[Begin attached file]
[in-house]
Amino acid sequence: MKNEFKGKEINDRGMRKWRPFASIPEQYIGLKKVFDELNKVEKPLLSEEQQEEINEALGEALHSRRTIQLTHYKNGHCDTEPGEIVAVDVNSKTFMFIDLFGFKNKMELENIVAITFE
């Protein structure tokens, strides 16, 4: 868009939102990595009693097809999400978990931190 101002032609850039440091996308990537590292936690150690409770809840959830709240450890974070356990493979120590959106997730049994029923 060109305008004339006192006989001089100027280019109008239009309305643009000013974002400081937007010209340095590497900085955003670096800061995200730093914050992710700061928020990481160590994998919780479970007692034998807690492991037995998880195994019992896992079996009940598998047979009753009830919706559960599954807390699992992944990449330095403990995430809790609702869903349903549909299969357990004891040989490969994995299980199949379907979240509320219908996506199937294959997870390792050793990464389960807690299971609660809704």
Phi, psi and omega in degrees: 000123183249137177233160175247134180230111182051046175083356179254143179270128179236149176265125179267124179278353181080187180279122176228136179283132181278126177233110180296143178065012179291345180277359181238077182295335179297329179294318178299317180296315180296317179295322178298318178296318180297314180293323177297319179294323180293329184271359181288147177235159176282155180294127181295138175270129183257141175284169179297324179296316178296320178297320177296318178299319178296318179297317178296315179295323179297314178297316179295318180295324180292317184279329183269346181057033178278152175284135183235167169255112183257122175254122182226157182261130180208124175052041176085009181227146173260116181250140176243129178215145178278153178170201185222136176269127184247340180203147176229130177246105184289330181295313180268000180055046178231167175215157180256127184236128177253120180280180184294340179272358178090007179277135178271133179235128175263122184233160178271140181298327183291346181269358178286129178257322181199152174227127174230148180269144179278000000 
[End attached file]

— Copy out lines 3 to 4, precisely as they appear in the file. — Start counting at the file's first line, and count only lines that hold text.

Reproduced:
């Protein structure tokens, strides 16, 4: 868009939102990595009693097809999400978990931190 101002032609850039440091996308990537590292936690150690409770809840959830709240450890974070356990493979120590959106997730049994029923 060109305008004339006192006989001089100027280019109008239009309305643009000013974002400081937007010209340095590497900085955003670096800061995200730093914050992710700061928020990481160590994998919780479970007692034998807690492991037995998880195994019992896992079996009940598998047979009753009830919706559960599954807390699992992944990449330095403990995430809790609702869903349903549909299969357990004891040989490969994995299980199949379907979240509320219908996506199937294959997870390792050793990464389960807690299971609660809704």
Phi, psi and omega in degrees: 000123183249137177233160175247134180230111182051046175083356179254143179270128179236149176265125179267124179278353181080187180279122176228136179283132181278126177233110180296143178065012179291345180277359181238077182295335179297329179294318178299317180296315180296317179295322178298318178296318180297314180293323177297319179294323180293329184271359181288147177235159176282155180294127181295138175270129183257141175284169179297324179296316178296320178297320177296318178299319178296318179297317178296315179295323179297314178297316179295318180295324180292317184279329183269346181057033178278152175284135183235167169255112183257122175254122182226157182261130180208124175052041176085009181227146173260116181250140176243129178215145178278153178170201185222136176269127184247340180203147176229130177246105184289330181295313180268000180055046178231167175215157180256127184236128177253120180280180184294340179272358178090007179277135178271133179235128175263122184233160178271140181298327183291346181269358178286129178257322181199152174227127174230148180269144179278000000 